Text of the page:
because they took HIS SHIRT. 

I've advised the club that they should supervise this
room. The kids at the Front Desk just sit waiting. That's
all. They have handheld walkie talkie things, and use a 
computer to record entry to facility, and cash people
pay for day use. (many folks just pay for the day for
swimming, rather than buy a membership or attend a 
weekly class with fee). So I'm thinking for at least
some of the time, there should be a place where such
front desk people can sit. A station. Sometimes it is
manned, sometimes not. It would discourage the lawless
kids who use it now, during low business periods.

I'll write to the leader of the complex, and get permission
to use a higher security area, where there is an extra set
of locked bars.

The only thing that was taken (and kept) was some magnetic
dolphins. These are lights I wear in my left ear when biking
at night. They flash brightly, and make me feel safe.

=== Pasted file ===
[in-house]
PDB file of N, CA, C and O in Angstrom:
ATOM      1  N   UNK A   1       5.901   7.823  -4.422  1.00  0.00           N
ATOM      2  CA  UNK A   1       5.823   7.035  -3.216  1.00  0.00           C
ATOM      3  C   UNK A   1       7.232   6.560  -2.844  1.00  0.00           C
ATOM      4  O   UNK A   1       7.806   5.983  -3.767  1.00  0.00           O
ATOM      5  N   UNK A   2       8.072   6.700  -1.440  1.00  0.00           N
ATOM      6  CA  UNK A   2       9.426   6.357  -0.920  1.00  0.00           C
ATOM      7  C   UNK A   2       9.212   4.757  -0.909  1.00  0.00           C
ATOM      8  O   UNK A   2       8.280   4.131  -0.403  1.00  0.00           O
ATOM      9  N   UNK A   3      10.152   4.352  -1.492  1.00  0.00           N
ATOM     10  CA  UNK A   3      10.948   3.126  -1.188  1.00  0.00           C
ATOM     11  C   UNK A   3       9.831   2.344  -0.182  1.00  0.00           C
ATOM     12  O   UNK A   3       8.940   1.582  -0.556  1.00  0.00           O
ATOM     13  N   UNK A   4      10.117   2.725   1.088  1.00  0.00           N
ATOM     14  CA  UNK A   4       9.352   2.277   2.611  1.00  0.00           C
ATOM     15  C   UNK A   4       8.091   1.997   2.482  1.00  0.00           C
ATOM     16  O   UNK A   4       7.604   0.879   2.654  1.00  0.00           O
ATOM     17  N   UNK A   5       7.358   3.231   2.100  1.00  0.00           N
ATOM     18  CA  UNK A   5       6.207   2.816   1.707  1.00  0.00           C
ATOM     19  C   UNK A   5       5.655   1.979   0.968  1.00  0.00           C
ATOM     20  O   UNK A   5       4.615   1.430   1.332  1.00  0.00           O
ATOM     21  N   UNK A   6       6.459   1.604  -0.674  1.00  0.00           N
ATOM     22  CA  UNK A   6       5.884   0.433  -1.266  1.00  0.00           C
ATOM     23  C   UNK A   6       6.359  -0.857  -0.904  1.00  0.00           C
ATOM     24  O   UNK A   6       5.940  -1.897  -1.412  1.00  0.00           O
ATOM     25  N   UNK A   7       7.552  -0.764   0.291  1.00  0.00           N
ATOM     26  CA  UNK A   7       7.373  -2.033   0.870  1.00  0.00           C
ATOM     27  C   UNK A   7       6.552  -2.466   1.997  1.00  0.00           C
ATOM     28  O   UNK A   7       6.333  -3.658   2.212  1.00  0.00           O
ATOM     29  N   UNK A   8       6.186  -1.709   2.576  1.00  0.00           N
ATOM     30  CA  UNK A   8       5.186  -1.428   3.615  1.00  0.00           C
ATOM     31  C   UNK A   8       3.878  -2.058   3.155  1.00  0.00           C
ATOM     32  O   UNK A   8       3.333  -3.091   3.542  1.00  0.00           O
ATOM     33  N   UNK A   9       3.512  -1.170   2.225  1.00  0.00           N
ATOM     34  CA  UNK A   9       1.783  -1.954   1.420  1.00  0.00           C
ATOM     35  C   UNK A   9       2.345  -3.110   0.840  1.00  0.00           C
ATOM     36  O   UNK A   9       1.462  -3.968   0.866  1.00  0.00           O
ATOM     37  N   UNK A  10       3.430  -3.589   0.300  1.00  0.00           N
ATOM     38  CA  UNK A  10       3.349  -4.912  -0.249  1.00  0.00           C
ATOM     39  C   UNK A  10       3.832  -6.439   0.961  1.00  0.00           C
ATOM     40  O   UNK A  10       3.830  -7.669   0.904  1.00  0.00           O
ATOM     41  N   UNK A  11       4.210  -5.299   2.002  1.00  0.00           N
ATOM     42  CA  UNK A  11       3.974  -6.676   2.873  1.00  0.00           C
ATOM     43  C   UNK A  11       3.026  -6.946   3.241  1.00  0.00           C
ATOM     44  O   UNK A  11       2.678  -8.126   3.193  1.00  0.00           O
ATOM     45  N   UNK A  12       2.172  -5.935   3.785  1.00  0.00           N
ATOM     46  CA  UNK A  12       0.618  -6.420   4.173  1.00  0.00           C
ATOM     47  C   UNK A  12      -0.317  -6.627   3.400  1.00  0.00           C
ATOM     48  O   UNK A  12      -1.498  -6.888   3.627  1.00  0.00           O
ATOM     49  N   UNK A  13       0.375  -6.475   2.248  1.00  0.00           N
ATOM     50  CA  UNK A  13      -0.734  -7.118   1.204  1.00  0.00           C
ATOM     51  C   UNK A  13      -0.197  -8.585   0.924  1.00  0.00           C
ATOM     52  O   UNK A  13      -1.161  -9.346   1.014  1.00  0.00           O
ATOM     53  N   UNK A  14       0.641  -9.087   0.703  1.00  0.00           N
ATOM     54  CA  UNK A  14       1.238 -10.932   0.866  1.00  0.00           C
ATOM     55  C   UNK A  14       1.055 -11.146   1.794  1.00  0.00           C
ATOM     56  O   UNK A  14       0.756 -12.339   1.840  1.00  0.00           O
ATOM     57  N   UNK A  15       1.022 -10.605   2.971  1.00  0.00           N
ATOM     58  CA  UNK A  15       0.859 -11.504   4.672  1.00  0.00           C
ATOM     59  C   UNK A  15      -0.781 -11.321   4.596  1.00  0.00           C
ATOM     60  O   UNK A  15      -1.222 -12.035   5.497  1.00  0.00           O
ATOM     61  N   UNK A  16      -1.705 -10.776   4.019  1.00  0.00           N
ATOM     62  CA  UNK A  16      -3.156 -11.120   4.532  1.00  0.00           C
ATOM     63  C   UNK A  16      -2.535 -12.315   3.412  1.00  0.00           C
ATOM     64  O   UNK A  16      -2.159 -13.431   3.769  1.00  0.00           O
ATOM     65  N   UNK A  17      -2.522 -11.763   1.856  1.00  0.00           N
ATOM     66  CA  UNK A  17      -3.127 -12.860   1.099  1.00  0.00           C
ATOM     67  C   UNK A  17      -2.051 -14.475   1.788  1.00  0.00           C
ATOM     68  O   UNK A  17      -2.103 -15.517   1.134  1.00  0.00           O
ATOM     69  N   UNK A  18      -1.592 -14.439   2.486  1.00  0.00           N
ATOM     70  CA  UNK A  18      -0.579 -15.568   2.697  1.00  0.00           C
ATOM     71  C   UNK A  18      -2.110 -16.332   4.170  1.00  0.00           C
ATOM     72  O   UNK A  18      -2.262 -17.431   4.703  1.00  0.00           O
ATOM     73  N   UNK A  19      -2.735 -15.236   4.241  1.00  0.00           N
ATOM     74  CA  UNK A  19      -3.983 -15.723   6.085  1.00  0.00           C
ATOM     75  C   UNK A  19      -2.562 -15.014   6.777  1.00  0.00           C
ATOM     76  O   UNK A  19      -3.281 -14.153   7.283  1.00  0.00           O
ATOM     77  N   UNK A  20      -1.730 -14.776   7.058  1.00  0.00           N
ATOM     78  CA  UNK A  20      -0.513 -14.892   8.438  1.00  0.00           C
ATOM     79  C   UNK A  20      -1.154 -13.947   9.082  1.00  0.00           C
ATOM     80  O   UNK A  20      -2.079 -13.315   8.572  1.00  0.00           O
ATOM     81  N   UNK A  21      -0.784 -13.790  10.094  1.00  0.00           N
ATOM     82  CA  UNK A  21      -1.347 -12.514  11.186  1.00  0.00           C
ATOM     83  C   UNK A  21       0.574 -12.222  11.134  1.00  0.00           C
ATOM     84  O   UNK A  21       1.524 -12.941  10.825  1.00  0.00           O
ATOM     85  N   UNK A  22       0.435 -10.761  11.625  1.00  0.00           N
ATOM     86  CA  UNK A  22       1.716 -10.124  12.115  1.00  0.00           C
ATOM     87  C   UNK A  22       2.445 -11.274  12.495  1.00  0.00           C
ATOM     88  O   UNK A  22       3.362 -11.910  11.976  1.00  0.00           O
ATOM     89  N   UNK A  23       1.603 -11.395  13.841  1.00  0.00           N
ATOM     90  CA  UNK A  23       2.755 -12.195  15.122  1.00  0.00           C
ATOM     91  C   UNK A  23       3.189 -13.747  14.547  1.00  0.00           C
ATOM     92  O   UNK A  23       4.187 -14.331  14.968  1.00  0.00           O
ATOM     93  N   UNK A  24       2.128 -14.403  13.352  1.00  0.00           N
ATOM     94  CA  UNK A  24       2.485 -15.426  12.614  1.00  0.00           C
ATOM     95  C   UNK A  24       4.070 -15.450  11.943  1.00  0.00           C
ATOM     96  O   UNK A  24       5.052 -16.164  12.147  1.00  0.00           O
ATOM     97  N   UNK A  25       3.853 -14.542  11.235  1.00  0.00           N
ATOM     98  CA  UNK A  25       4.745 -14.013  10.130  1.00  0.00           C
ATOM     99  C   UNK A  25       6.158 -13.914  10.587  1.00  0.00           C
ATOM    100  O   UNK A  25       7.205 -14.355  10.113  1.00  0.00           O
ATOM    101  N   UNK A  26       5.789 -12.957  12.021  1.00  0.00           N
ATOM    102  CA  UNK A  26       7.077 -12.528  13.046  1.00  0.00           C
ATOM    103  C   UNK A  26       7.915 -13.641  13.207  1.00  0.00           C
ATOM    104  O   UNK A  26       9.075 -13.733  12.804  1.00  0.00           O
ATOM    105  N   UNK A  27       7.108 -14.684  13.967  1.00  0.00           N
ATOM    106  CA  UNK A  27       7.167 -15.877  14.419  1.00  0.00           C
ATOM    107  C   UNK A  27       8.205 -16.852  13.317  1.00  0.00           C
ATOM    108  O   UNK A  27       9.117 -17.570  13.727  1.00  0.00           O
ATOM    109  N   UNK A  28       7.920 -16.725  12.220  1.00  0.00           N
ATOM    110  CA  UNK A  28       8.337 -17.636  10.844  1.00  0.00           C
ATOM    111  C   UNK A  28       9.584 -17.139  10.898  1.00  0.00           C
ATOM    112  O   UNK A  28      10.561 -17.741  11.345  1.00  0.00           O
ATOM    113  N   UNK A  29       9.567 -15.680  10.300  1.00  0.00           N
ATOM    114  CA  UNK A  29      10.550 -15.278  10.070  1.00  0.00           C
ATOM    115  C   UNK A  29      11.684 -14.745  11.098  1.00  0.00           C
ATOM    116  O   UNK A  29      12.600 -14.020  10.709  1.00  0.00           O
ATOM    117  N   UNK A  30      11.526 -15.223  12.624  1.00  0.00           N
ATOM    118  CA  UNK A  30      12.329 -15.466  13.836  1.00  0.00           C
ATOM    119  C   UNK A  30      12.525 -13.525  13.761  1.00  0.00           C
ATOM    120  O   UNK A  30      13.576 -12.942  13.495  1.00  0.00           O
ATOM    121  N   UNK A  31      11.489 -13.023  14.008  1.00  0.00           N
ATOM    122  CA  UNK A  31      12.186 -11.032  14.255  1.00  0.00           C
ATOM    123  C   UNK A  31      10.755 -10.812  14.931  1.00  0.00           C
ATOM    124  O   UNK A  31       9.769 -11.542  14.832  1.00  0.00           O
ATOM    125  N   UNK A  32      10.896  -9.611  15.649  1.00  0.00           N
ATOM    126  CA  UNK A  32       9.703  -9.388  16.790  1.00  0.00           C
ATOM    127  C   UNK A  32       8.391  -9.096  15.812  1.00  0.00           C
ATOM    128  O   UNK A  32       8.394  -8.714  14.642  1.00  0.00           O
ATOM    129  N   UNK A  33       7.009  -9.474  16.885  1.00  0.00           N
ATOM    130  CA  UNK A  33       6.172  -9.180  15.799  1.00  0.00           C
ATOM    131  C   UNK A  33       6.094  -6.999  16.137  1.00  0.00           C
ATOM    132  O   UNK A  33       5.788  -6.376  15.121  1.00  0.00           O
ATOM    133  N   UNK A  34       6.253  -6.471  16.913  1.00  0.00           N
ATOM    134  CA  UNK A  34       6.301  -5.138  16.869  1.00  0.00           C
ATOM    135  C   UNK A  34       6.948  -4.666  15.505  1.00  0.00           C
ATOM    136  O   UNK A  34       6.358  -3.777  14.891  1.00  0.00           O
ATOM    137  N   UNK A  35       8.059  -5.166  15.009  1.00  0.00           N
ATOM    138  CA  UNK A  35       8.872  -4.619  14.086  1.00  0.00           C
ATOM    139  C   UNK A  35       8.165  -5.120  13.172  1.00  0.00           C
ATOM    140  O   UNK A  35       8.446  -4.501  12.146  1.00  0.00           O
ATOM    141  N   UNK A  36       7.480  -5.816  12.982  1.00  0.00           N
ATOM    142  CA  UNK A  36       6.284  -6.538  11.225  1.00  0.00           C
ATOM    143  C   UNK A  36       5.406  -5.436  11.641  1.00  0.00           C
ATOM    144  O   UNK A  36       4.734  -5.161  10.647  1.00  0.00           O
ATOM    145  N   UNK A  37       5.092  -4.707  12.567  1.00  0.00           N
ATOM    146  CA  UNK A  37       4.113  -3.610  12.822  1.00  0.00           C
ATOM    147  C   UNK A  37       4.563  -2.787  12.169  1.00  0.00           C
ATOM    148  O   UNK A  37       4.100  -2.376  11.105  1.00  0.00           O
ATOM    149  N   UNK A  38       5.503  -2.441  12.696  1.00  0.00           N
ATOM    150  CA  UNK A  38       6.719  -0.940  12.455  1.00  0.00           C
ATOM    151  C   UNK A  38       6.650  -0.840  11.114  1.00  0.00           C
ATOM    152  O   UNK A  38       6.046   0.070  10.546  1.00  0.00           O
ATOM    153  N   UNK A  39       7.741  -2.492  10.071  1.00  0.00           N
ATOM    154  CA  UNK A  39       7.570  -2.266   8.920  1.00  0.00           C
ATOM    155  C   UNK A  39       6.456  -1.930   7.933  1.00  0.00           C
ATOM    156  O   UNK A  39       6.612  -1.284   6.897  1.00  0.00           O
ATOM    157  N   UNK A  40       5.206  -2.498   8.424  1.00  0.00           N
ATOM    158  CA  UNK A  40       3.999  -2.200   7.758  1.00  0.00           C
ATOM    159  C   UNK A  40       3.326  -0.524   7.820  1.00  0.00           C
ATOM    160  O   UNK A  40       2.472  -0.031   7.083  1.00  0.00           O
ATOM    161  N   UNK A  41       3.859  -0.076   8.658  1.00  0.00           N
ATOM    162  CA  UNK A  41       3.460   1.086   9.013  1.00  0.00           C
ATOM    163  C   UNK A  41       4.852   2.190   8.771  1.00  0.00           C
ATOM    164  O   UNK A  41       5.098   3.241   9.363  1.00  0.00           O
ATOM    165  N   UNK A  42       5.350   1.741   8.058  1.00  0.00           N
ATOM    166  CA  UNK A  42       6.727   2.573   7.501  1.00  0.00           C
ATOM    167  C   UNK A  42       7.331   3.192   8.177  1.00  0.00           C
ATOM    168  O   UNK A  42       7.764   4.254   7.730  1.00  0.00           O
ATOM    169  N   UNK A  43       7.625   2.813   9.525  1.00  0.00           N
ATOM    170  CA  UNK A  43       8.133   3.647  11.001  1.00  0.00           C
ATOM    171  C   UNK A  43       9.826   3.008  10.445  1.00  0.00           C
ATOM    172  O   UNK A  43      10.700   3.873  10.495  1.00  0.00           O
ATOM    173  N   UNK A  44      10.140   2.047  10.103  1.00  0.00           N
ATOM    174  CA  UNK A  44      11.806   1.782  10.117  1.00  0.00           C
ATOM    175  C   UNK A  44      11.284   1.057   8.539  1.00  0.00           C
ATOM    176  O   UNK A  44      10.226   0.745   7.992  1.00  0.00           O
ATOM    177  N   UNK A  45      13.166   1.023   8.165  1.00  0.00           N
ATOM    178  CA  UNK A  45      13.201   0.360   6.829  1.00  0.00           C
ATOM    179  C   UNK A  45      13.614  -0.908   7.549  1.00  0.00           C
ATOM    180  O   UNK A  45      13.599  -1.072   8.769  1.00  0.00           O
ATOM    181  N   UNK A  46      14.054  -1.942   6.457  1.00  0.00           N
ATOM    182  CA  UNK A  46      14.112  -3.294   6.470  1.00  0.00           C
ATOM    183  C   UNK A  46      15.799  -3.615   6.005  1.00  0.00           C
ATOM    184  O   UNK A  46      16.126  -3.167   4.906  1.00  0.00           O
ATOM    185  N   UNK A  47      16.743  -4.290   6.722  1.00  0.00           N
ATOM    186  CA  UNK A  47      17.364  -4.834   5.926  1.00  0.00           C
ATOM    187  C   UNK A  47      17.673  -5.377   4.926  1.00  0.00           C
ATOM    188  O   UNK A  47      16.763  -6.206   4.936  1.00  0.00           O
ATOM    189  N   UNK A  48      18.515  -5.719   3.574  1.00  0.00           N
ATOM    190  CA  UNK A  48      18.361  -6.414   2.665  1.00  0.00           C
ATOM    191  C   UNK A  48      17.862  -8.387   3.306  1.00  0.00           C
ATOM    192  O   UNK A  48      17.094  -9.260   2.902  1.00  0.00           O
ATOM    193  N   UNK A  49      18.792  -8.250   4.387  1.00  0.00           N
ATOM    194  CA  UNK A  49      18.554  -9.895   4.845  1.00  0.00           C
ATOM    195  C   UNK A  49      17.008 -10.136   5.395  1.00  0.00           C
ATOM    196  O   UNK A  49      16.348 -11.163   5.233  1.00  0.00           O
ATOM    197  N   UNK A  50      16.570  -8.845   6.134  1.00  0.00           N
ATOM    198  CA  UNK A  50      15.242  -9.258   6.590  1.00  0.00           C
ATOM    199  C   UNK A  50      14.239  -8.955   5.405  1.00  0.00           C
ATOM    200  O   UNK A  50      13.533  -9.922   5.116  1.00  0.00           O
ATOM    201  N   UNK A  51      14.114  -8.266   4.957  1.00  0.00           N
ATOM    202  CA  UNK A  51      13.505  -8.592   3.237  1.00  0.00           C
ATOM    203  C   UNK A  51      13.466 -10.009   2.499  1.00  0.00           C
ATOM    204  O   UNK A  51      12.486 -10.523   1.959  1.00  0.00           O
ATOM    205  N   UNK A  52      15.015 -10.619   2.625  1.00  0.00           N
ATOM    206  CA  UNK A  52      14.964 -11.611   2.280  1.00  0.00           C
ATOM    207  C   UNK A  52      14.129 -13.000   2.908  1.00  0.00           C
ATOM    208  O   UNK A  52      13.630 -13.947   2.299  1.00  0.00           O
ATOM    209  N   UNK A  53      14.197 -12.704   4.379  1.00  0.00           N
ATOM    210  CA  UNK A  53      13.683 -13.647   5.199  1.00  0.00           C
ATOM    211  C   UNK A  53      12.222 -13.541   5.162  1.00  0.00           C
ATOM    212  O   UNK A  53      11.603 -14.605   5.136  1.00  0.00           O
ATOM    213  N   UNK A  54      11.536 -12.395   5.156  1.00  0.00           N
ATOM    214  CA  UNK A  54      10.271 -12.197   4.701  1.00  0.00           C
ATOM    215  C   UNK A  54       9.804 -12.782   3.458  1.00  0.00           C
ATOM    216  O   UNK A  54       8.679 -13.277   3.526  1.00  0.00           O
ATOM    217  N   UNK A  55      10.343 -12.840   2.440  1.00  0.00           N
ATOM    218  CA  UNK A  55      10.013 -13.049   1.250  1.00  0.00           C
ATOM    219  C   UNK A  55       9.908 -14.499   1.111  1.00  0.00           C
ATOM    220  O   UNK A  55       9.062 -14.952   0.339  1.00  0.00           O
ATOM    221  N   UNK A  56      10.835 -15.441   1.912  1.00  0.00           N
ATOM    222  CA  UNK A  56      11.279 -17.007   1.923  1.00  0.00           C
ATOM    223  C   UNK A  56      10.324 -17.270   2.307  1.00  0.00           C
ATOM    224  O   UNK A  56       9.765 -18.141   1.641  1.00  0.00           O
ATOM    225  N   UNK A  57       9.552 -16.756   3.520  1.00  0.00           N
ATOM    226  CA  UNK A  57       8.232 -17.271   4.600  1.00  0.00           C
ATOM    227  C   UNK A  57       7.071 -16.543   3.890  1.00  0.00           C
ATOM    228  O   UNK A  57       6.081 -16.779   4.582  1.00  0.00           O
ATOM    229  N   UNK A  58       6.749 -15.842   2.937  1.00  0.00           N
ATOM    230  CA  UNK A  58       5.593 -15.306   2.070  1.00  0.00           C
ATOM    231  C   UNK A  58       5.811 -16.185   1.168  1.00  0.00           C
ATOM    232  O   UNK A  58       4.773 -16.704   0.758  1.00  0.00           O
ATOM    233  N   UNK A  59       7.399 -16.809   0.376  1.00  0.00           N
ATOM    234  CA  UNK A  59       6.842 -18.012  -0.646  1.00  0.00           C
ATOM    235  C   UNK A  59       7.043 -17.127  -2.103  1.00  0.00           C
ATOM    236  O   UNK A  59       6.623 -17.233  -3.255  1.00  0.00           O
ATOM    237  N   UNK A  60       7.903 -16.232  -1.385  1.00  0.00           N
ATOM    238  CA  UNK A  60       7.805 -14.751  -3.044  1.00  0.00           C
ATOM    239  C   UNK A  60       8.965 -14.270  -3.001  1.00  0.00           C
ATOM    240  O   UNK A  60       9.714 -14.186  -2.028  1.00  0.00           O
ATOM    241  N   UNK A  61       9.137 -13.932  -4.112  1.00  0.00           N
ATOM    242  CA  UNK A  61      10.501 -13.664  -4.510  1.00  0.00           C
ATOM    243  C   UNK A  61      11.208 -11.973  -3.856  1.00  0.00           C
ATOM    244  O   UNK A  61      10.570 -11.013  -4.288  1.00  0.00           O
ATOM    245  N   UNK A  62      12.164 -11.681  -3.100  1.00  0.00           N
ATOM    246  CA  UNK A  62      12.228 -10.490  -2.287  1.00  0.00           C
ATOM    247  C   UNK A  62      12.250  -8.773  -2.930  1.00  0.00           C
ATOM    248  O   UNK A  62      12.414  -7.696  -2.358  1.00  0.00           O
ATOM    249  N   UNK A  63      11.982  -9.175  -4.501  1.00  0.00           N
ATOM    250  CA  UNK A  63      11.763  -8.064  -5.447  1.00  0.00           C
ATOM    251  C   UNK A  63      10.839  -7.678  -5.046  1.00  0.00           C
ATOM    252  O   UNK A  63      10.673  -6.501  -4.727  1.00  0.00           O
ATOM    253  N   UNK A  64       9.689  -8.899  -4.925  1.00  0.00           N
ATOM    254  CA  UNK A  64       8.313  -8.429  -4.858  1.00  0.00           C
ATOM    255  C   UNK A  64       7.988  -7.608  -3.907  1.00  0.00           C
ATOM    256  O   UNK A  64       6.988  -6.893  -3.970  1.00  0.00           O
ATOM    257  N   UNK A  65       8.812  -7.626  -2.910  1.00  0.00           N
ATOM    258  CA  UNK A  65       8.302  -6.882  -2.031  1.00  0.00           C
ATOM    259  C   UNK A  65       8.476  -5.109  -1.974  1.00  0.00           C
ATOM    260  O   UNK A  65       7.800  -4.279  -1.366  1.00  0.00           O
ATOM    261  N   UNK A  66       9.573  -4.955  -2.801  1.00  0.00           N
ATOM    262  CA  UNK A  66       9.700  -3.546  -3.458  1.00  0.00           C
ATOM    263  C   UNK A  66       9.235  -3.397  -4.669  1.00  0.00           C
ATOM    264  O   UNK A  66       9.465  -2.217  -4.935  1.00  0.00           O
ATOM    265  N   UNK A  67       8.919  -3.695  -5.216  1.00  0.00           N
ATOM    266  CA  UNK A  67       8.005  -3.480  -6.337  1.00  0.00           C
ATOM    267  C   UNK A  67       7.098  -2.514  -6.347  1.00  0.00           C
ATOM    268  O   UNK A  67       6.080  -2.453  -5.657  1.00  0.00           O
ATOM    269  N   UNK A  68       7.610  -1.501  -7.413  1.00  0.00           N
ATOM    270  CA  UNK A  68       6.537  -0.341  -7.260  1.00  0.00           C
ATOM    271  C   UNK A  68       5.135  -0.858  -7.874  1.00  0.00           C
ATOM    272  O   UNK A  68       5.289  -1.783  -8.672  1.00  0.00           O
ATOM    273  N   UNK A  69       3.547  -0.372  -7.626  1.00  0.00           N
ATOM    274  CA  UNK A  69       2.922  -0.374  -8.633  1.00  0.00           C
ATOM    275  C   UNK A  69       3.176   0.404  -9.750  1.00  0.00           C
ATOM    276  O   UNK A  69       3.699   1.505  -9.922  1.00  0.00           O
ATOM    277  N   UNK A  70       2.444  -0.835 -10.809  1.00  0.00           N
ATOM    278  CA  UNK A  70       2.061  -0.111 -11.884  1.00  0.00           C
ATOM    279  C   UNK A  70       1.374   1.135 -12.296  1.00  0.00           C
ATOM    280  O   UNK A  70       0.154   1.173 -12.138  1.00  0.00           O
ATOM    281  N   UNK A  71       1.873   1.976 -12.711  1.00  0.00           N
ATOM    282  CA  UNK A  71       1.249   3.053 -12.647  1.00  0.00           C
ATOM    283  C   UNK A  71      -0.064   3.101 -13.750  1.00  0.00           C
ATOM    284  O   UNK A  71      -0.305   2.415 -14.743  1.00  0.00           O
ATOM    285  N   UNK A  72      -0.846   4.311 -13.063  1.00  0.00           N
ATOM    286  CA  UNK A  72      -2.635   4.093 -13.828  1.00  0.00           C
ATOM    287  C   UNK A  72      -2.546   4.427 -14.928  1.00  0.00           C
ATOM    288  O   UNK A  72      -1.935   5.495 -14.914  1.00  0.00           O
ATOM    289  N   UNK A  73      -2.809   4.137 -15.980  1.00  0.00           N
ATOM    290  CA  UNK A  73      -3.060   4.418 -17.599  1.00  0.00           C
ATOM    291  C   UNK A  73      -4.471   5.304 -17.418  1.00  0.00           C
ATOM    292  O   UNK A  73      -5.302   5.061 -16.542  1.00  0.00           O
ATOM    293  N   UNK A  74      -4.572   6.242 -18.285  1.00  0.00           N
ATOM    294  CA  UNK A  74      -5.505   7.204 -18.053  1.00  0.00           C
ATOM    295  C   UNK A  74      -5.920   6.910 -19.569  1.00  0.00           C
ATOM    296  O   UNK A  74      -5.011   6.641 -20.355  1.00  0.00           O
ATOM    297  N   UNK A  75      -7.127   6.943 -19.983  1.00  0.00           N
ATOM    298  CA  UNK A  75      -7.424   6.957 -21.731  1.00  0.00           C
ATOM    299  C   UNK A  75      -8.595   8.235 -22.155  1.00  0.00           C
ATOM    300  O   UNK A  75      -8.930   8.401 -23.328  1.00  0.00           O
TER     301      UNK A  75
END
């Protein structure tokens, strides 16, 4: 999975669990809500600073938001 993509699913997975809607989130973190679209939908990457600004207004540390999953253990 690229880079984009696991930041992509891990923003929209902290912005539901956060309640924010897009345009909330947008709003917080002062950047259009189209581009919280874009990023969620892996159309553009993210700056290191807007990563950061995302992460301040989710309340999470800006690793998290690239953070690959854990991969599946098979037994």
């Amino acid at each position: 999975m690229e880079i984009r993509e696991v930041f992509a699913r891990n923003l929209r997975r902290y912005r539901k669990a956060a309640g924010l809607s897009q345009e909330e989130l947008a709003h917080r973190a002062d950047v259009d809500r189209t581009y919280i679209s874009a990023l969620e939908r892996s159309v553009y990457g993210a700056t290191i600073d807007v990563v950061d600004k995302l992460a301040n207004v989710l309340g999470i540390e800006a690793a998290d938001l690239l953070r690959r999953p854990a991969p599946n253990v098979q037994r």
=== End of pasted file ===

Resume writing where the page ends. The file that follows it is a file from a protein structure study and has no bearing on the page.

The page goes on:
I got them from a recent children's festival here, and 
have not seen them on sale elsewhere.

- -

Some kids had bike trouble today. I was riding away from
the complex, and I saw two young ones, dealing with their
bikes on the sidewalk. I carry a pocket knife pliers utility
thing. It's not great, but I was able to reconnect their rear
wheel. 

- -

The next door neighbours are away for a week. So I'll visit
Hugo the Cat once or twice each day. He's is Exceptionally
lonely. Followed me around everywhere.

On the weekend, I'll (gulp) have to get up early and deliver
papers. Sat Sun they arrive 630am, to be delivered before 800am.
Also they deliver fliers, so these arrive Sat afternoon, for
delivery Sunday before 500pm.

- -

I'm going to do some laundry, and some more cleaning of
surfaces before the day runs out.

It was *very* cold this morning. So cold I turned the
heat on for five minutes to get the chill out of the
place. The sun came out around 330, as I was at the gym.
Still sunny and nice now.

That's all I know.